Thursday, June 16, 2016


          Father Ryan rolled to a stop in his rusty light-blue Chevy, fifty feet from the prison’s main gate. He peered out through the dirty windshield as thick fog swirled upward in a mix of light and dark shadows. Dark gray trees were barely visible far off in the distance.
     Guard towers rose up as black sentinels on each side of the main gate into the dull gray sky. The dark silhouettes of two guards walked rhythmically back and forth high up along the wall. The scene was surreal. It seemed like all color had abandoned this dismal place. Father Ryan prayed that hope had not deserted it as well.
     Inside the prison dank cold chilled the air and Father Ryan felt life's warmth being sucked out of him. The lime colored walls were dirty and peeling. He was taken to a small, bleak room where he was directed to sit on the left side of the table.    
     Into the room two guards escorted a prisoner shackled by heavy chains. They sat him on the right side of the table, and they padlocked him to the cold stone floor. One guard remained in the room when the other left, standing along the wall by the door.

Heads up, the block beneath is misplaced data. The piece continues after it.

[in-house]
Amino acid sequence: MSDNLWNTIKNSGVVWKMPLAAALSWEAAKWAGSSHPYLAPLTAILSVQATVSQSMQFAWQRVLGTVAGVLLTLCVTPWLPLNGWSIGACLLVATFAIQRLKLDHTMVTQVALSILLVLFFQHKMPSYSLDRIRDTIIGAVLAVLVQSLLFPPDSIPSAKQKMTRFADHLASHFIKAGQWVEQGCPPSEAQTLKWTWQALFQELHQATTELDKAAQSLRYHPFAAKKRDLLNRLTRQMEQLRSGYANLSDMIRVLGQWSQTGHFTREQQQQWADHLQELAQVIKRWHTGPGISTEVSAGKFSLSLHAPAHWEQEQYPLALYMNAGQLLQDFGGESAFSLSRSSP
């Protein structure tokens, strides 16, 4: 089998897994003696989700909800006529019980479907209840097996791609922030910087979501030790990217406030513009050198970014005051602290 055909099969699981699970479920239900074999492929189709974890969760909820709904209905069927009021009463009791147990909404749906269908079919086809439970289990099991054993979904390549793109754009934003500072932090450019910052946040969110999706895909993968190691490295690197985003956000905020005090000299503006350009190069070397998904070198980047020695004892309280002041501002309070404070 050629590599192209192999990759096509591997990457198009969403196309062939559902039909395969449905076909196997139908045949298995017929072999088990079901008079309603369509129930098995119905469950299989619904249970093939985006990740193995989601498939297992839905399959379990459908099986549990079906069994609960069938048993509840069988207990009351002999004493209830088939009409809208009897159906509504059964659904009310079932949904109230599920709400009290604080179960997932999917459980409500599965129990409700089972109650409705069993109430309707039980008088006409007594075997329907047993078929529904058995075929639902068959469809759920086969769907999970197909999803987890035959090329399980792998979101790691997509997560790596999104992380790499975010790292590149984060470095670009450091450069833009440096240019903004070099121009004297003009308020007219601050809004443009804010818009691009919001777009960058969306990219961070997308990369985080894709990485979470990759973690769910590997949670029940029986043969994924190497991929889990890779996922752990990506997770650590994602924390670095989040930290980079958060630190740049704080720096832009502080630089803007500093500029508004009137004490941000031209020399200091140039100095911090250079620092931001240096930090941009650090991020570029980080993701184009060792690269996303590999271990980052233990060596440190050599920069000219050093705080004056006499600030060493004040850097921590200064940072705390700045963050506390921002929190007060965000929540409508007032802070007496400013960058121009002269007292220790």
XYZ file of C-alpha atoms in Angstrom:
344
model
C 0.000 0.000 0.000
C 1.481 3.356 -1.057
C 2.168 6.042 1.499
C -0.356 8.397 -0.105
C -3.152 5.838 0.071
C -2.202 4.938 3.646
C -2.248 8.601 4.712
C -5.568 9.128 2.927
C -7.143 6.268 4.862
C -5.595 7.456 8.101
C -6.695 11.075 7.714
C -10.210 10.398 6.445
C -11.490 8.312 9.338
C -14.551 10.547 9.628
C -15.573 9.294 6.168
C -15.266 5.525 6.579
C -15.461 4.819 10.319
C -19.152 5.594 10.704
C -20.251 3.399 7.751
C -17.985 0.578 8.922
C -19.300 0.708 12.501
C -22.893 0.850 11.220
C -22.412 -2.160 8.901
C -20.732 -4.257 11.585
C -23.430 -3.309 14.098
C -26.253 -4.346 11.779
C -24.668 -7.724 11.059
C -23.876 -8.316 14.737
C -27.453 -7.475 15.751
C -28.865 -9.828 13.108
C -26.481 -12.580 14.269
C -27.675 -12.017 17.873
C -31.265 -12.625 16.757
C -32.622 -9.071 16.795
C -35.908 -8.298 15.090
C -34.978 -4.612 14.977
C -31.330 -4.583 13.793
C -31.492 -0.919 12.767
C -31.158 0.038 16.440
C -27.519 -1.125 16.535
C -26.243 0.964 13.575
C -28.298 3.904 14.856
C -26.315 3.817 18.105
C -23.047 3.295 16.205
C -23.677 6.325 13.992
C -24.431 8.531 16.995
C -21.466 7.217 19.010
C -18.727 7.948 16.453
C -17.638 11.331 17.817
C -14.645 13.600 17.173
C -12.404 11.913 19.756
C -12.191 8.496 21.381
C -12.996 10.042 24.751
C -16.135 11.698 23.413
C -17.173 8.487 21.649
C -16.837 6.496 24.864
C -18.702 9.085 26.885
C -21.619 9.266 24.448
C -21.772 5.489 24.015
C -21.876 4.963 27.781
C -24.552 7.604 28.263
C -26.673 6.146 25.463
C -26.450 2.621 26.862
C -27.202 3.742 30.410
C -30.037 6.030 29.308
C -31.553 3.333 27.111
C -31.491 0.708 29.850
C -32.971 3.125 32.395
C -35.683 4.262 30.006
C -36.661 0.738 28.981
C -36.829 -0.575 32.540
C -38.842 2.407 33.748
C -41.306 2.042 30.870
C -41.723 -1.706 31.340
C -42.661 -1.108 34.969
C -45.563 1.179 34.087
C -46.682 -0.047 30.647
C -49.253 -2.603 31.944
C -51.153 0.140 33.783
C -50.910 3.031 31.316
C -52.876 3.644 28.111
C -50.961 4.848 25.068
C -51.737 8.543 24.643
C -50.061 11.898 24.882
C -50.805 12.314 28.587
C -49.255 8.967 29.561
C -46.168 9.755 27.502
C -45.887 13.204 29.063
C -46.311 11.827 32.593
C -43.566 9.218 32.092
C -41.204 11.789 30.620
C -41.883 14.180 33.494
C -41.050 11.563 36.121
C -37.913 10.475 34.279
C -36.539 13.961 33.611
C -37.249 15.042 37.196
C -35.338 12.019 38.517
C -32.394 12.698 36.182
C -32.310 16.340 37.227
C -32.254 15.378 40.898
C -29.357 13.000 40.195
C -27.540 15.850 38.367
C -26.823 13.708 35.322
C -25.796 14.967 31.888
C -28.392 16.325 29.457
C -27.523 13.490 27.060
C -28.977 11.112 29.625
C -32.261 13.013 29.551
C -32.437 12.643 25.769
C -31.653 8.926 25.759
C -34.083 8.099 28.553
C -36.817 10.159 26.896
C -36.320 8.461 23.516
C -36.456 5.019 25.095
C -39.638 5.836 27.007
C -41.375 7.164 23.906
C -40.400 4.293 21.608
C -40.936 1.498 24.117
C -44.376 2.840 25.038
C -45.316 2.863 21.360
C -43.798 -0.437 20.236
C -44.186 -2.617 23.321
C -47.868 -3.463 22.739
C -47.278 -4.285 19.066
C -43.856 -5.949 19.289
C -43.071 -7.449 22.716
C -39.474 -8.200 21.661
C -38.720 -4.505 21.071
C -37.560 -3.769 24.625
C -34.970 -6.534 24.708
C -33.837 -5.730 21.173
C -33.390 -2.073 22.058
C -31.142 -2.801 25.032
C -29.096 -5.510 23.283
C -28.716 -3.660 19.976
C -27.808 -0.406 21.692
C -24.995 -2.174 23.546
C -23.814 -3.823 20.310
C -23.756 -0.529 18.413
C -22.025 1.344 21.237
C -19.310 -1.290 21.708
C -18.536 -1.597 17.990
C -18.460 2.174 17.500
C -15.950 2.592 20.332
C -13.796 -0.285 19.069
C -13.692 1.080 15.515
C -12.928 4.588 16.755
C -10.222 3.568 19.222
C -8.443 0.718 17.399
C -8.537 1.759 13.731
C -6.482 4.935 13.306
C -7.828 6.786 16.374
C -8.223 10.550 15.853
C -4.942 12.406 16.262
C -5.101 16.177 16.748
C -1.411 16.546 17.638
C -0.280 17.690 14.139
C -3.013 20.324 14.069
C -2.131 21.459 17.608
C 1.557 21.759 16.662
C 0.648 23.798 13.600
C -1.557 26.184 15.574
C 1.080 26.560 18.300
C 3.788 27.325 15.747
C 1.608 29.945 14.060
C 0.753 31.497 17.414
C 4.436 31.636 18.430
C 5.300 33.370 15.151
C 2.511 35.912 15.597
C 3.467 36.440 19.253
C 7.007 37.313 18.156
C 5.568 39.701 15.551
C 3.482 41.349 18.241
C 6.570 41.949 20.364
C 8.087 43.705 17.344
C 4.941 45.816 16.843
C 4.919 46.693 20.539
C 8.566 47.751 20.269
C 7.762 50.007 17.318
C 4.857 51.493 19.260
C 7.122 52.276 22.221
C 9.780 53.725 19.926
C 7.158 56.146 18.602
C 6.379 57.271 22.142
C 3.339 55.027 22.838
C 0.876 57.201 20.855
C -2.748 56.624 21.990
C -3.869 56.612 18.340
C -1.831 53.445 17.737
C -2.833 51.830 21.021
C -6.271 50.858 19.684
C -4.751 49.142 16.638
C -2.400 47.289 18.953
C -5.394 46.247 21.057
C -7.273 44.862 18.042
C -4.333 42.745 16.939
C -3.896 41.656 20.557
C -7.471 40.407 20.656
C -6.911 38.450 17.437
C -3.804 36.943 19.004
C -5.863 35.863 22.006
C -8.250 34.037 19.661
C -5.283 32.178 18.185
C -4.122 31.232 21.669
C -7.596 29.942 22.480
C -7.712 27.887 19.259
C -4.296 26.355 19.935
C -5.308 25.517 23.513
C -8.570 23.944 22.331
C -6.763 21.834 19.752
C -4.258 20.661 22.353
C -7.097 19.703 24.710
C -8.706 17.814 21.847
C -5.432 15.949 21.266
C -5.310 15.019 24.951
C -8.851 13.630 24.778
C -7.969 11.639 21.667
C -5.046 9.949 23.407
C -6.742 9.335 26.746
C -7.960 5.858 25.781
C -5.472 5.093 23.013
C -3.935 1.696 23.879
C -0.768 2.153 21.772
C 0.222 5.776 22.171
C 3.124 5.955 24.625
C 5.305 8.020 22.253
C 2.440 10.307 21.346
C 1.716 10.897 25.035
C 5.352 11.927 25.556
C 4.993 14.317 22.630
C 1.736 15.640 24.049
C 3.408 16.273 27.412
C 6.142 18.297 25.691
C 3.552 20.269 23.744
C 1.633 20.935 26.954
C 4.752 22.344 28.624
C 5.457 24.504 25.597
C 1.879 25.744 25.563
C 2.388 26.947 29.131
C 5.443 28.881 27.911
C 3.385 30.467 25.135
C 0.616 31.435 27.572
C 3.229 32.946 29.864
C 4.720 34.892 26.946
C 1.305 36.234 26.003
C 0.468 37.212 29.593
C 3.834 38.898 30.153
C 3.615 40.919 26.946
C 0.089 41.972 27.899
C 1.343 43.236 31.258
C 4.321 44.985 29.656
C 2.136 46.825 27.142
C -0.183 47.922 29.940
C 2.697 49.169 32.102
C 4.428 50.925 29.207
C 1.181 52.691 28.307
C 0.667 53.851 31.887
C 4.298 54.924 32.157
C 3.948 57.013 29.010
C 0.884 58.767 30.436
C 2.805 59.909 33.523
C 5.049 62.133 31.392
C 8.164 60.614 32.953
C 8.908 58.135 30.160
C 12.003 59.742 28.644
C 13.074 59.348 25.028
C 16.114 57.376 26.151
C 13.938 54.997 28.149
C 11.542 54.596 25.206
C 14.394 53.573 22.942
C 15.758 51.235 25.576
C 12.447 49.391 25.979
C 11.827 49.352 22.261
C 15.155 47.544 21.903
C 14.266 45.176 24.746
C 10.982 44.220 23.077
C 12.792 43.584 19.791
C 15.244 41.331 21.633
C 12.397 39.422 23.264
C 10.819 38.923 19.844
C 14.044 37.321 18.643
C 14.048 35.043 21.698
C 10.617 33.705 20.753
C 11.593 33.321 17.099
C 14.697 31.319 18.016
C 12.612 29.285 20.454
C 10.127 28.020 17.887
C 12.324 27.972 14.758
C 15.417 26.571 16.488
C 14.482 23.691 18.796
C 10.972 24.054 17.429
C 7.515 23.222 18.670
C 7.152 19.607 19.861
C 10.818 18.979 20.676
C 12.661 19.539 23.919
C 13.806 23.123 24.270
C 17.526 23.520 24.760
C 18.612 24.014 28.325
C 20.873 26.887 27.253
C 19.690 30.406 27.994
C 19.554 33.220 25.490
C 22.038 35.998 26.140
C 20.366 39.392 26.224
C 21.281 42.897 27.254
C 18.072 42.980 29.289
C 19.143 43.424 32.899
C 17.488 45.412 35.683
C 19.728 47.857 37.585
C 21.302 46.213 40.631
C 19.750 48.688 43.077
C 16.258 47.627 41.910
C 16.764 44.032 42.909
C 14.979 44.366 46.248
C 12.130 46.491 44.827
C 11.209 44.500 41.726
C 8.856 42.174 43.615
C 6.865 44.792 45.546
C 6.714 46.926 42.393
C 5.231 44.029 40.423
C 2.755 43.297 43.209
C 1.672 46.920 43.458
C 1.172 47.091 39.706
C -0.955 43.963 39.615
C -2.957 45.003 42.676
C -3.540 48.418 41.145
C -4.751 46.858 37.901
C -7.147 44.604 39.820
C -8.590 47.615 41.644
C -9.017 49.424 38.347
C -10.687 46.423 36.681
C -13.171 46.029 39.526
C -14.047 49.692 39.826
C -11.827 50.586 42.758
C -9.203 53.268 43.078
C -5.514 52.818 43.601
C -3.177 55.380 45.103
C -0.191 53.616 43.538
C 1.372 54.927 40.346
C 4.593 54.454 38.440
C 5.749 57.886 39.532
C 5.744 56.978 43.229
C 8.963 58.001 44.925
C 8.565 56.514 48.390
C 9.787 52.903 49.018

“Ryan, thank you for coming.” the prisoner said, “Or should I say Father Ryan now.”
     The prisoner tried laughing but choked and coughed instead, a prolonged cough that left him shaking afterwards. A tube led from his nose to an oxygen tank, helping him breathe. He looked too old to be such a young man, but living life hard had caught up with him.
     “Hello Eddie.” Father Ryan said. “How are you doing?”
     “The doctors give me six months to live.” Eddie replied. He doubled over again and coughed. “Did you see her? Did you talk to my mom?”
     “I saw her. She looked well.”
     “What did she say? You didn’t tell my dad I contacted you, did you?”
     “I didn’t see your dad, just your mom. She told me to tell you—“
     Father Ryan paused. This was hard for him to say.
     “She said she can’t come to see you. That you died to her a long time ago. She said her heart can’t take anymore heartache and sorrow. I’m sorry Eddie.”
     Eddie bowed his head, and the chair creaked mournfully underneath his thin, wasted body.
     “Well,” Eddie finally said, “that’s that.”
     “Eddie, you wrote to me instead of your mom. Why?”
     “I figured she wouldn’t read a letter if it came from me. You treated me right in high school, even after I treated you wrong. Now you’re a priest and I figured she might listen to you.”
     “Write to her. I’ll deliver it.”
     “It’s too late.” Eddie said.
     “You have six months to make things right. Tell her you don’t blame her for what your father did to you. Tell her you know it wasn’t her fault.”
     “I don’t know.” Eddie said as he looked down at the floor.    Father Ryan sighed. The chair creaked.

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